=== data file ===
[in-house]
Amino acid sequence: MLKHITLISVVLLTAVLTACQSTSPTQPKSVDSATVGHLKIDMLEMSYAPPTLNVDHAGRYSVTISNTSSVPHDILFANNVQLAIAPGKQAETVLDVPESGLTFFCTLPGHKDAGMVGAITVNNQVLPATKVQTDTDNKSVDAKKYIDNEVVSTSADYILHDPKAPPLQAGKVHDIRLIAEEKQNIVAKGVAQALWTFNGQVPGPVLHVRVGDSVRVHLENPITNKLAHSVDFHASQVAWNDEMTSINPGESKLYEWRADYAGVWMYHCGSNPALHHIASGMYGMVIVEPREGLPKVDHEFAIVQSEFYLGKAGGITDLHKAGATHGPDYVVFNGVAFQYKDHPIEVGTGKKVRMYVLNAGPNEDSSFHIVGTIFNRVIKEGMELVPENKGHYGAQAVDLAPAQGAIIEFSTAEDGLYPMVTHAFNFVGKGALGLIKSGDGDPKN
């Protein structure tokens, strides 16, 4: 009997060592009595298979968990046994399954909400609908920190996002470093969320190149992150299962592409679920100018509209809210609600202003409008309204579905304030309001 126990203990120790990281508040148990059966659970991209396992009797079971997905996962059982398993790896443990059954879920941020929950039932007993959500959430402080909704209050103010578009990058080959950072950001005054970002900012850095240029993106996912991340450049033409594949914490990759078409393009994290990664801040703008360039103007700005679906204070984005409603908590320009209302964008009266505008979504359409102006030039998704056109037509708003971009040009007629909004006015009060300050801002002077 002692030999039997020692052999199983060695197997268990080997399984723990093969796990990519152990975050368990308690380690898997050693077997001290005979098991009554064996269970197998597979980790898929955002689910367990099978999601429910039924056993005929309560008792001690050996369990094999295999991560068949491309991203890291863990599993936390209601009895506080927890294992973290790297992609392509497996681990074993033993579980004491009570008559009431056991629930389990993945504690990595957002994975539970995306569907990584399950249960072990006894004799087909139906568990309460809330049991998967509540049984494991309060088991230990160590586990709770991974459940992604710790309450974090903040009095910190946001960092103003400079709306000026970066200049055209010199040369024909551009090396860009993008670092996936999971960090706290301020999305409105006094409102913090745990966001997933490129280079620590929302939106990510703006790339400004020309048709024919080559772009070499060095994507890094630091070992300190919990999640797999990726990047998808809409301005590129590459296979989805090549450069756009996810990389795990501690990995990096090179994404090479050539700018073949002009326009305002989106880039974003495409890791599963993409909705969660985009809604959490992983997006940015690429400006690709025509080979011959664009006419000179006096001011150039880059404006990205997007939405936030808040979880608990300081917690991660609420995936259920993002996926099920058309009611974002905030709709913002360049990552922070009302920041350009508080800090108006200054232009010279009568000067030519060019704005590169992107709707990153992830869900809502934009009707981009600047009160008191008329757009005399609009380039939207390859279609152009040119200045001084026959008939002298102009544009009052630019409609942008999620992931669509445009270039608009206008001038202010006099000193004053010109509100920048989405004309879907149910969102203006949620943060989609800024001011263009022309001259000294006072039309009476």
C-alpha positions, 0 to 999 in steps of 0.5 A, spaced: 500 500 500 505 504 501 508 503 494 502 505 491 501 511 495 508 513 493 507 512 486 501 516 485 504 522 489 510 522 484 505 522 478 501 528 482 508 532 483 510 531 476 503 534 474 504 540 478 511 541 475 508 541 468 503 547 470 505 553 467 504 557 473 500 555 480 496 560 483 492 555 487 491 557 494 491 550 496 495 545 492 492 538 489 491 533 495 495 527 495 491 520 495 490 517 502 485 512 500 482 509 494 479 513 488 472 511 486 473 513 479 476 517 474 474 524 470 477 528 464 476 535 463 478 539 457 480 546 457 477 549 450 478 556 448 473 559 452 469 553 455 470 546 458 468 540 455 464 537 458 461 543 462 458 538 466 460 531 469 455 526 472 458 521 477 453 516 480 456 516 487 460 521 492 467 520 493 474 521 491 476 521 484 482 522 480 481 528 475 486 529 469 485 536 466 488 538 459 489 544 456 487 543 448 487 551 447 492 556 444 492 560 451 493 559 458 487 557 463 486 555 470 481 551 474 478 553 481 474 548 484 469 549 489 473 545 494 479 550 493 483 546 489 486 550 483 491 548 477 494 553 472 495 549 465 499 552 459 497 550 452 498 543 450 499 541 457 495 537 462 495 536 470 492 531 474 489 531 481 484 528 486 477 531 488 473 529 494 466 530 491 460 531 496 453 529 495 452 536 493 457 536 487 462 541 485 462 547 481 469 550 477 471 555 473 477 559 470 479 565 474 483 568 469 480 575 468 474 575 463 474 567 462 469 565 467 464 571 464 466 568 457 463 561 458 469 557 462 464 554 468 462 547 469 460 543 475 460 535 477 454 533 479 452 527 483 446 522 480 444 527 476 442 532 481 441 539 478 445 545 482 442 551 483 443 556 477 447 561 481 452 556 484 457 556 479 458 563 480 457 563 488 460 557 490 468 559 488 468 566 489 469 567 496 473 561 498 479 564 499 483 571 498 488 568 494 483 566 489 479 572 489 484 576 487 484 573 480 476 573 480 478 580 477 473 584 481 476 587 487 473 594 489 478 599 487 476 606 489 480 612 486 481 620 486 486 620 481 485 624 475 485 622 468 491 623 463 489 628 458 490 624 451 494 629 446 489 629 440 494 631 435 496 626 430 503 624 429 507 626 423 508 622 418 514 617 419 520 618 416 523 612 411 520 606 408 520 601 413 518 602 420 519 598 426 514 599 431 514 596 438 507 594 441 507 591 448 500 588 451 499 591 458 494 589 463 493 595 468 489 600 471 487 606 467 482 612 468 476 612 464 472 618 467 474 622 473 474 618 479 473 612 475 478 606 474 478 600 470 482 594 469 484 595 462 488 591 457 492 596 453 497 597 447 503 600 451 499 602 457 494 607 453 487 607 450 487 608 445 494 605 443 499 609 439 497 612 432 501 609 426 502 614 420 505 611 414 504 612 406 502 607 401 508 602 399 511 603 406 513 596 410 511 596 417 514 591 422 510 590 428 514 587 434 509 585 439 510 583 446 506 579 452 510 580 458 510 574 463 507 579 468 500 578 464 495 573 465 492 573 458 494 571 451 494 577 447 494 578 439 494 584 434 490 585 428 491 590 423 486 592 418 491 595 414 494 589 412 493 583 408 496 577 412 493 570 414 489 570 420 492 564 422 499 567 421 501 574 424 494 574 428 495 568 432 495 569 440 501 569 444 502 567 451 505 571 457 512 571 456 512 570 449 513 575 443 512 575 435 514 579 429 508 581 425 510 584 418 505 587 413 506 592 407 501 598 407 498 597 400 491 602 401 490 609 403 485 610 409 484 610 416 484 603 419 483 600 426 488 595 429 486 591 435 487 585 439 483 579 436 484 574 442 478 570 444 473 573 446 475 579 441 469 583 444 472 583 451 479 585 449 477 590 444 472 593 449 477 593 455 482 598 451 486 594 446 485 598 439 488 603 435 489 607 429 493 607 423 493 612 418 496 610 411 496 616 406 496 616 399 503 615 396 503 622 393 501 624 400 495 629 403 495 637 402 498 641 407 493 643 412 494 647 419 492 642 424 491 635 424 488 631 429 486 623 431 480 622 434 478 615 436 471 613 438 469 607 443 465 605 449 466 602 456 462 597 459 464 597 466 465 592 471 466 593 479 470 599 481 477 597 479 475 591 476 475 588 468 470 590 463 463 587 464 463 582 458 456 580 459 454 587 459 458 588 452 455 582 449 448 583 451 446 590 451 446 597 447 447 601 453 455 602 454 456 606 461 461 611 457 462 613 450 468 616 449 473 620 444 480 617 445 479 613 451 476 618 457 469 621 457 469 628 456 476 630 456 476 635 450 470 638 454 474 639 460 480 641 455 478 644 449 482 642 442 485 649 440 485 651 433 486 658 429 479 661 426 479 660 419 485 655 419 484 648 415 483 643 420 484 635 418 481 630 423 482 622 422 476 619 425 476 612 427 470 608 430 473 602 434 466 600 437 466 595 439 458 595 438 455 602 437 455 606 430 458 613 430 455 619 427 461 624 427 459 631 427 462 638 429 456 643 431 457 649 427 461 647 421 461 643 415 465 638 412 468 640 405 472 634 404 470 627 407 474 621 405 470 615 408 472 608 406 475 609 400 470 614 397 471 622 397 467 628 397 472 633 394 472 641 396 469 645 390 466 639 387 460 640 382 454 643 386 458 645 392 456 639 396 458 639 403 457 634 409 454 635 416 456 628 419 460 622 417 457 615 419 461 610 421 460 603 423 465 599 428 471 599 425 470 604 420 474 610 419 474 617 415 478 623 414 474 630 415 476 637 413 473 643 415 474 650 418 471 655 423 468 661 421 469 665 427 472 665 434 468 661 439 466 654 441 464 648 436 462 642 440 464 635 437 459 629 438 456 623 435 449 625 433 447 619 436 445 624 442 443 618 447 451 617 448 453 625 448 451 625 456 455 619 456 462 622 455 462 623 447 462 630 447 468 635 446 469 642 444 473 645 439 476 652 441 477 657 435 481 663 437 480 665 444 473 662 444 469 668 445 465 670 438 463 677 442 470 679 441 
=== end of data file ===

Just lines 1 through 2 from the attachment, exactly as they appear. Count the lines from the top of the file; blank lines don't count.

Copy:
[in-house]
Amino acid sequence: MLKHITLISVVLLTAVLTACQSTSPTQPKSVDSATVGHLKIDMLEMSYAPPTLNVDHAGRYSVTISNTSSVPHDILFANNVQLAIAPGKQAETVLDVPESGLTFFCTLPGHKDAGMVGAITVNNQVLPATKVQTDTDNKSVDAKKYIDNEVVSTSADYILHDPKAPPLQAGKVHDIRLIAEEKQNIVAKGVAQALWTFNGQVPGPVLHVRVGDSVRVHLENPITNKLAHSVDFHASQVAWNDEMTSINPGESKLYEWRADYAGVWMYHCGSNPALHHIASGMYGMVIVEPREGLPKVDHEFAIVQSEFYLGKAGGITDLHKAGATHGPDYVVFNGVAFQYKDHPIEVGTGKKVRMYVLNAGPNEDSSFHIVGTIFNRVIKEGMELVPENKGHYGAQAVDLAPAQGAIIEFSTAEDGLYPMVTHAFNFVGKGALGLIKSGDGDPKN